Variable Group A Group B P value
N=55 N=50
Age, years: 36 ± 16.5 34 ± 15.6 0.48
Mean ± SD
Gender, number (%):      
Male 28 (50.9) 14 (28.0) 0.02
Female 27 (49.1) 36 (72.0)  
Weight, kg: 53 ± 13 54 ± 12 1
Mean ± SD
Hemoglobin, g/dL 11.3 ± 1.7 12.0 ± 2.0 0.09
Mean ± SD
AST, IU/L: 22 (10 - 76) 31 (02 - 108) 0.13
Median (Range)
ALT, IU/L: 28 (17 - 98) 31 (16 - 74) 0.27
Median (Range)
Type of Tuberculosis, number (%):     0.54
PTB 27 (49.1) 24 (48.0)
EPTB-LN 13 (23.6) 09 (18.0)
Disseminated TB 05 (9.1) 07 (14.0)
EPTB-Pleura 08 (14.6) 09 (18.0)
EPTB-GU 02 (3.6) 0 (0.0)
EPTB-Abdominal 0 (0.0) 1 (2.0)
Sputum microscopy for AFB, number (%):      
Negative 20 (36.4) 25 (50.0) 0.16
Positive 11 (20.0) 12 (24.0)  
Not applicable 24 (43.6) 13 (26.0)  
Plain ChestRadiograph, number (%):      
No active disease 09 (16.4) 09 (18.4) 0.61
Active Disease 41 (74.6) 39 (78.0)  
Not assessable 05 (9.1) 02 (4.1)  
CT Scan, number(%):(n=62)     1
No active disease 0 (0.0) 0 (0.0)
Active Disease 34 (97.1) 27 (100.0)
Not assessable 01 (2.9) 0 (0.0)
Histopathologial Examination, number (%):(n=37)     0.99
AFB Positive 6 (27.3) 4 (26.7)
Necrotizing granuloma 4 (18.2) 4 (26.7)
Non-necrotizing granuloma 3 (13.6) 2 (13.3)
Reactive lymph Node 1 (4.6) 0 (0.0)
Non-Diagnostic 8 (36.4) 5 (33.3)

Table 1: Baseline characteristics of the two patient groups.

Microbiological outcomes

Of the 26 patients who were found to be sputum positive either by culture or sputum examination at any time during their follow-up, 9 patients (4 and 5 in Group A and Group B respectively) were found to be sputum/culture positive at the end of 2 months of treatment. Two patients in group A and one patient in group B had persistent sputum positivity at the end of 6 months of treatment (Table 2). Further culture sensitivity data revealed these patients to have MDR-TB. None of the patients were sputum positive at the end of 12 months, however this does not include the 3 MDR-TB patients. There was no significant difference in sputum conversion rates between the two groups.

Variable Time Result Group A Group B P-value
N (%) N (%)
Sputum microscopy Baseline Negative 20 (36.4) 25 (50.0) 0.16
N=105 Positive 11 (20.0) 12 (24.0)
  Not applicable 24 (43.6) 13 (26.0) 
2 months Negative 18 (36.0) 21 (42.9) 0.46
N=99 Positive 02 (4.0) 04 (8.2)
  Not applicable 30 (60.0) 24 (48.9)
6 months Negative 15 (30.6) 20 (41.7) 0.5
N=97  Positive 02 (4.1) 01 (2.1)
  Not applicable 32 (65.3) 27 (56.2)
Sputum Culture Baseline Negative 21 (38.2) 27 (54.0) 0.05
N=105 Positive 07 (12.7) 10 (20.0)
  Not applicable 27 (49.1) 13 (26.0)
2 months Negative 15 (30.0) 20 (40.8) 0.41
N=99 Positive 04 (8.0) 05 (10.2)
  Not applicable 31 (62.0) 24 (49.0)
6 months Negative 13 (26.5) 20 (41.7) 0.34
N=97 Positive 02 (4.1) 01 (2.1)
  Not applicable 34 (69.4) 27 (56.3)
Chest Plain Radiograph Baseline No active disease 09 (16.4) 09 (18.0) 0.61
N=105 Active disease 41 (74.6) 39 (78.0) 
  Not assessable 05 (9.1) 02 (4.0)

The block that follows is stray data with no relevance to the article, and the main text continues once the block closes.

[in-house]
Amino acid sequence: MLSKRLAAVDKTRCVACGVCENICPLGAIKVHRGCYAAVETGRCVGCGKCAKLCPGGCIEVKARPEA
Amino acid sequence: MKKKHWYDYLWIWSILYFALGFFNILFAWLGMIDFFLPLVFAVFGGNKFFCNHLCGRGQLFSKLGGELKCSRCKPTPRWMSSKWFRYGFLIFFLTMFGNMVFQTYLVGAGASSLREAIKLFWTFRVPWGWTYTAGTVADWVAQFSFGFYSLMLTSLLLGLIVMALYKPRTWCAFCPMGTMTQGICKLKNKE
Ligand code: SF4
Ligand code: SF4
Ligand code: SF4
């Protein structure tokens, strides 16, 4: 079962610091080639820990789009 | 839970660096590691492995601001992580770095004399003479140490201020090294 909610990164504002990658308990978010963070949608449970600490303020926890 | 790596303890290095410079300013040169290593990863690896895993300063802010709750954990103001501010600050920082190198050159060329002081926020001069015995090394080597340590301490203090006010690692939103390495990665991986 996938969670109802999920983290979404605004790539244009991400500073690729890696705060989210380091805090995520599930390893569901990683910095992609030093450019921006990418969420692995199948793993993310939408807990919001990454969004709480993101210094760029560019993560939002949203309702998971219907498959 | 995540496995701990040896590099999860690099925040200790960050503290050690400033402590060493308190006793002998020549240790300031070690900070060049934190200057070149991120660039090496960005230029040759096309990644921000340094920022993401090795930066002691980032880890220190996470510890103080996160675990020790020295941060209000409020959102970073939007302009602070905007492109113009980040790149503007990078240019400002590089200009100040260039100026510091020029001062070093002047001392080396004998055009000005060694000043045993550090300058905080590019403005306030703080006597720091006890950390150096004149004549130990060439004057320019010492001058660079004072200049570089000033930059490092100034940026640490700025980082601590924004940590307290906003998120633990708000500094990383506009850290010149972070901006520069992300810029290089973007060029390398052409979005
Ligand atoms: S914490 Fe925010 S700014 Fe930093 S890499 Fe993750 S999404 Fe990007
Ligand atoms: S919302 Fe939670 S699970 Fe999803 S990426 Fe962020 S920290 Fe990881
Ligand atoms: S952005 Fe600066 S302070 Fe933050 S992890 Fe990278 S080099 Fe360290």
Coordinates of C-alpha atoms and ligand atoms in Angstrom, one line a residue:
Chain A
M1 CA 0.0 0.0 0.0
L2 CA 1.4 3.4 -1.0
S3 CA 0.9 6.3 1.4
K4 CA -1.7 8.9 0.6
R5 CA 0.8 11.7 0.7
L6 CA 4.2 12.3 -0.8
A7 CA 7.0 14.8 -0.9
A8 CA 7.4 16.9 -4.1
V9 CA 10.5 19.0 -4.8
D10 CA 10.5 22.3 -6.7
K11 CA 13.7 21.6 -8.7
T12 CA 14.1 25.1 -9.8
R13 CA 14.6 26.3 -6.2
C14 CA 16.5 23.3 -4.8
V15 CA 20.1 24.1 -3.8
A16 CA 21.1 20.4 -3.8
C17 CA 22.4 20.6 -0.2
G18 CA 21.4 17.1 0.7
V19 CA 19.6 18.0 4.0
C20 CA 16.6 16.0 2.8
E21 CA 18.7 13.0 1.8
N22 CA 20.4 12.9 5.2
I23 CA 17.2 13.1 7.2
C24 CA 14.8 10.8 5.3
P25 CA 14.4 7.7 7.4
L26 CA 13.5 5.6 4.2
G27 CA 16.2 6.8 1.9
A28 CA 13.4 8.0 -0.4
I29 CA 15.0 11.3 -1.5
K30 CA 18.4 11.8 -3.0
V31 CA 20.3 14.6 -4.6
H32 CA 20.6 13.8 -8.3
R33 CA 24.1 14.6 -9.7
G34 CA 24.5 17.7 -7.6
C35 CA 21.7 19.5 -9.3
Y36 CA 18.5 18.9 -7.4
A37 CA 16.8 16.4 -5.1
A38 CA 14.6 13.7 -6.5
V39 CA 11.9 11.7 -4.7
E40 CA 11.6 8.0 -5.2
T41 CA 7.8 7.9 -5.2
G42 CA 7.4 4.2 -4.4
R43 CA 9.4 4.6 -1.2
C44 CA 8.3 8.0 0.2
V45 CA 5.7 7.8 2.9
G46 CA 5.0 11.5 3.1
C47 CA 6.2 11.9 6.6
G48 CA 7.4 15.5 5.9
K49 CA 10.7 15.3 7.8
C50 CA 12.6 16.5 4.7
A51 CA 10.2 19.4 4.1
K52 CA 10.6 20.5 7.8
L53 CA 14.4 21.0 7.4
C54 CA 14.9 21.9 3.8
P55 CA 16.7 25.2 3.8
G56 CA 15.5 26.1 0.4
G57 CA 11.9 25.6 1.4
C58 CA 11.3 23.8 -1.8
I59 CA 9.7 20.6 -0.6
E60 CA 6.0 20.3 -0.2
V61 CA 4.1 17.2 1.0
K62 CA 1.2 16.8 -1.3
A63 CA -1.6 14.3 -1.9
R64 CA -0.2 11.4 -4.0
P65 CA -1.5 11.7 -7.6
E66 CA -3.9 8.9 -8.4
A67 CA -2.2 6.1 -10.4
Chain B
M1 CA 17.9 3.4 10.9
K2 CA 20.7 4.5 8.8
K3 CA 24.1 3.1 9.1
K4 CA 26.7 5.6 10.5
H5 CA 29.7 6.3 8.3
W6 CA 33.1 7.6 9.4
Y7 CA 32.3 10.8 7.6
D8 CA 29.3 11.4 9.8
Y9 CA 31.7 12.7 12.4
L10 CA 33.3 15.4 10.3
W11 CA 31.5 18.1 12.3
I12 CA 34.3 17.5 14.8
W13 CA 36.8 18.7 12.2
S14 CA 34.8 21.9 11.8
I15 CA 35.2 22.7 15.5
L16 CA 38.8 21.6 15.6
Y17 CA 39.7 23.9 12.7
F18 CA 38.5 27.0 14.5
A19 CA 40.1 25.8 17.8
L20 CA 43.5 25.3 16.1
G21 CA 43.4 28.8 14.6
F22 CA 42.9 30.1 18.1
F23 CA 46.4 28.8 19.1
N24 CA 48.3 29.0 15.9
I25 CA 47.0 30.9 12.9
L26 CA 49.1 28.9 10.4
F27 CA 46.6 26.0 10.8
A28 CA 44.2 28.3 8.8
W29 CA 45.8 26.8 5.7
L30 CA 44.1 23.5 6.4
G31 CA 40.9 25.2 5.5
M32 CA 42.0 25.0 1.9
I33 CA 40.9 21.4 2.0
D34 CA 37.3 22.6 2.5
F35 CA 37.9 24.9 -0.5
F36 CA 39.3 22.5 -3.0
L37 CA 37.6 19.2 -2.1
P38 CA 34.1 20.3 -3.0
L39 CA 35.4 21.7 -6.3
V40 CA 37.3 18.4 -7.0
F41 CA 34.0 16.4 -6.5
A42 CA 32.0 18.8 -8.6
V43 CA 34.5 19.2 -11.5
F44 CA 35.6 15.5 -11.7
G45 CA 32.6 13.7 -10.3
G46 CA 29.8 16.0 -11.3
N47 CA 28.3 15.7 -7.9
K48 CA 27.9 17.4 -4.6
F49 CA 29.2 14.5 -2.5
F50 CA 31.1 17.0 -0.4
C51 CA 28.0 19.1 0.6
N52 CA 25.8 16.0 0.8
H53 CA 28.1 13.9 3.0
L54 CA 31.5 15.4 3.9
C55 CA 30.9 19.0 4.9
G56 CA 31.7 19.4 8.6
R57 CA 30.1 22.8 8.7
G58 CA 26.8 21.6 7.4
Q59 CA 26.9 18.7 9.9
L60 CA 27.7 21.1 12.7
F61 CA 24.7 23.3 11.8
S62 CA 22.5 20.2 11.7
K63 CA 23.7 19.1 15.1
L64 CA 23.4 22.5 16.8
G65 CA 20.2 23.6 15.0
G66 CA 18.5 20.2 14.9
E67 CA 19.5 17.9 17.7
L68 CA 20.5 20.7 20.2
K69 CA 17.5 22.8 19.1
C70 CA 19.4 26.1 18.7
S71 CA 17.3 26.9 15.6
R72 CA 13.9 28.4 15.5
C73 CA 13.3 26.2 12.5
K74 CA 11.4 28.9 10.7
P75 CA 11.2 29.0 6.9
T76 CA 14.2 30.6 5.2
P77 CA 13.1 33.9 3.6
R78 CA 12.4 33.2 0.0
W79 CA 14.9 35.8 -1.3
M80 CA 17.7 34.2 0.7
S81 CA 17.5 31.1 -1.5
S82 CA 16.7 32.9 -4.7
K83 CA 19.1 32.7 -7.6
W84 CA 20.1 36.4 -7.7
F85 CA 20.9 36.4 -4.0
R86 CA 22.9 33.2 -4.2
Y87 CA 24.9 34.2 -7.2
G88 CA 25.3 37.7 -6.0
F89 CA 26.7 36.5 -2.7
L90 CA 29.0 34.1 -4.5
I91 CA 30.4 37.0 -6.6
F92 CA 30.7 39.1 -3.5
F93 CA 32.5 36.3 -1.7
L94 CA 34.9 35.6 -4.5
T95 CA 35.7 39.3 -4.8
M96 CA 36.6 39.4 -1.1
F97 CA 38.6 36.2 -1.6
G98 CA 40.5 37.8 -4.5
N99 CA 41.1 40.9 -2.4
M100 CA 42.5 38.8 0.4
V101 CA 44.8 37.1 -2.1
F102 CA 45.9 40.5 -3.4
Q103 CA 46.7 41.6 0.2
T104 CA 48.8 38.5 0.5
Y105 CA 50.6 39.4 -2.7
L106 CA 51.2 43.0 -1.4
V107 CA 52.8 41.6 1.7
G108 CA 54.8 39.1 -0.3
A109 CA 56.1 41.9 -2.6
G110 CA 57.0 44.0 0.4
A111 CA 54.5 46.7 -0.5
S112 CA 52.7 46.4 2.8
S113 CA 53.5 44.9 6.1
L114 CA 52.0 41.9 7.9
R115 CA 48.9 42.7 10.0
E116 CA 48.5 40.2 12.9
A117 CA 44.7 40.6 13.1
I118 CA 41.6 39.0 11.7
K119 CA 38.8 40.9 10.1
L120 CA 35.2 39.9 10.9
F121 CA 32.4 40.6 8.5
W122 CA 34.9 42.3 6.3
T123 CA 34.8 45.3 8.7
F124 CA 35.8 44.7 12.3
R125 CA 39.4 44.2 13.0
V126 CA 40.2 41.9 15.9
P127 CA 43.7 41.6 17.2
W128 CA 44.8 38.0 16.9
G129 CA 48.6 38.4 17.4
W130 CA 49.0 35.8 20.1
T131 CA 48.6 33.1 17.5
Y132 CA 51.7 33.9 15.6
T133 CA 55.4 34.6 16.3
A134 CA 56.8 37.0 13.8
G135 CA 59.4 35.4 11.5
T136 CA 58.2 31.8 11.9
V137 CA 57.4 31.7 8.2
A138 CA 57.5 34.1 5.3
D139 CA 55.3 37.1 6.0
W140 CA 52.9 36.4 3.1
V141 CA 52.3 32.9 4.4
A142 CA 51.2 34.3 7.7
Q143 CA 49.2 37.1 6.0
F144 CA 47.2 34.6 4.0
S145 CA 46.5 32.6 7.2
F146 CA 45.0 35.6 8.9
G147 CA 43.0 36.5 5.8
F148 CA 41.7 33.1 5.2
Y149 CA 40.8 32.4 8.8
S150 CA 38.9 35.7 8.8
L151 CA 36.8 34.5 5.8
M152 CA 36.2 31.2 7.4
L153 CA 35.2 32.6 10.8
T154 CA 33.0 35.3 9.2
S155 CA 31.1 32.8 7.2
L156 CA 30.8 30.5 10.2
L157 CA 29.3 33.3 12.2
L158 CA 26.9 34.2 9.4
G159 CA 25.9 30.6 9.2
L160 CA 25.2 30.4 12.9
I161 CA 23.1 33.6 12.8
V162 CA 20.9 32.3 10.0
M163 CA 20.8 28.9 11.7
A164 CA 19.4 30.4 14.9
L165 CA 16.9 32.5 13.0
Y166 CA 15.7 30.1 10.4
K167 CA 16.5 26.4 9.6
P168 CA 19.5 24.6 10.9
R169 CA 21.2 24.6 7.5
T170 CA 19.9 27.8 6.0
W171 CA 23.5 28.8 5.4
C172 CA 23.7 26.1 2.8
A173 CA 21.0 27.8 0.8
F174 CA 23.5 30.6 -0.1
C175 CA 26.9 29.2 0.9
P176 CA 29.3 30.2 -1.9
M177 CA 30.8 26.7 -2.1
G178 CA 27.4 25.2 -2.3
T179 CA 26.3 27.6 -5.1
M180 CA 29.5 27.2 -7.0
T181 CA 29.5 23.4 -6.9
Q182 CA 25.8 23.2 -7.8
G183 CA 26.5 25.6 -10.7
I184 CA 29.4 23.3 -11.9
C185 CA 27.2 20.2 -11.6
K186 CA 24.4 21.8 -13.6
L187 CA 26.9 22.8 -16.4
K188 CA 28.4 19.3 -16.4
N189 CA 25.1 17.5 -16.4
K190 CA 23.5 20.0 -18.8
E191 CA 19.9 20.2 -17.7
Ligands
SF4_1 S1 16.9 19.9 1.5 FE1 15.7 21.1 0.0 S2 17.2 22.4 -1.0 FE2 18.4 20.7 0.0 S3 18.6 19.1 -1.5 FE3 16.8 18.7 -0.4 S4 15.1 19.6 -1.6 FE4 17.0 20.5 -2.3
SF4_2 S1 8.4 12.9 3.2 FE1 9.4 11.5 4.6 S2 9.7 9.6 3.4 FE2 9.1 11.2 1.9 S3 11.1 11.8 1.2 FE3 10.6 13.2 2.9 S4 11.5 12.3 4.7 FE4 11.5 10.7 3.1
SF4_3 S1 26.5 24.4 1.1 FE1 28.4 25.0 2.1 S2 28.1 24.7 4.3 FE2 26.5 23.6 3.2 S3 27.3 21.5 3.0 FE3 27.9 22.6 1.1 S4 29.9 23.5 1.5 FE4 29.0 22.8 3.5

2 months No active disease 25 (50.0) 21 (43.8) 0.5
N=98 Active disease 18 (36.0) 23 (47.9)
  Not assessable 7 (14.0) 04 (8.3)
6 months No active disease 41 (83.7) 35 (74.5) 0.46
N=96 Active disease 04 (8.2) 08 (17.0)
  Not assessable 04 (8.2) 04 (8.5)
CT Scan Baseline No active disease 0 (0.0) 0 (0.0) 1
N=62 Active disease 34 (97.1) 27 (100.0)
  Not assessable 1 (2.9) 0 (0.0)
6 months No active disease 21 (63.6) 14 (50.0) 0.46
N=61 Active disease 8 (24.3) 11 (39.3)
  Not assessable 04 (12.1) 03 (10.7)
Composite 6 months Inadequate response 10 (20.4) 14 (29.2) 0.24
Radiological Outcome N=97 Adequate response 32 (65.3) 32 (66.7)
    Not assessable 07 (14.3) 02 (4.3)

Table 2: Primary Outcomes as assessed at different time points.

Radiological outcomes

Out of the 105 participants, the radiological response of 87 patients could be assessed at the end of 6 months treatment. 10/42 (23.8%) of the patients in group A and 13/45 (28.9%) of the patients in Group B had some evidence of disease activity at the end of 6 months of treatment on the CT scan or in the Chest X-Ray. Only one of the patients had definite evidence of disease activity at the end of one year of treatment. There was no significant difference in the two treatment groups in terms of radiological response. Individual responses to CXR and CT have been shown in Table 2.

Plasma drug concentrations: The rifampicin concentrations were measured at 0,1 and 24 hours after the FDC administration on day 1, and 8 hours after administration at the end of 2 months, 3 months, 4 months and 6 months of treatment. There was no significant difference in the concentrations of rifampicin or isoniazid at any of these time points between the two groups. (Figure 2A, 2B).

mycobacterial-diseases-Randomization

Figure 1: Randomization and Study Flow.

mycobacterial-diseases-Plasma-rifampicin

Figure 2a: Plasma rifampicin concentrations at various time points in the two groups*; A-Group A (Conventional FDC); B-Group B (Novel FDC).

mycobacterial-diseases-time-points

Figure 2b: Plasma isoniazid concentrations at various time points in the two groups*; A-Group A (Conventional FDC); B-Group B (Novel FDC).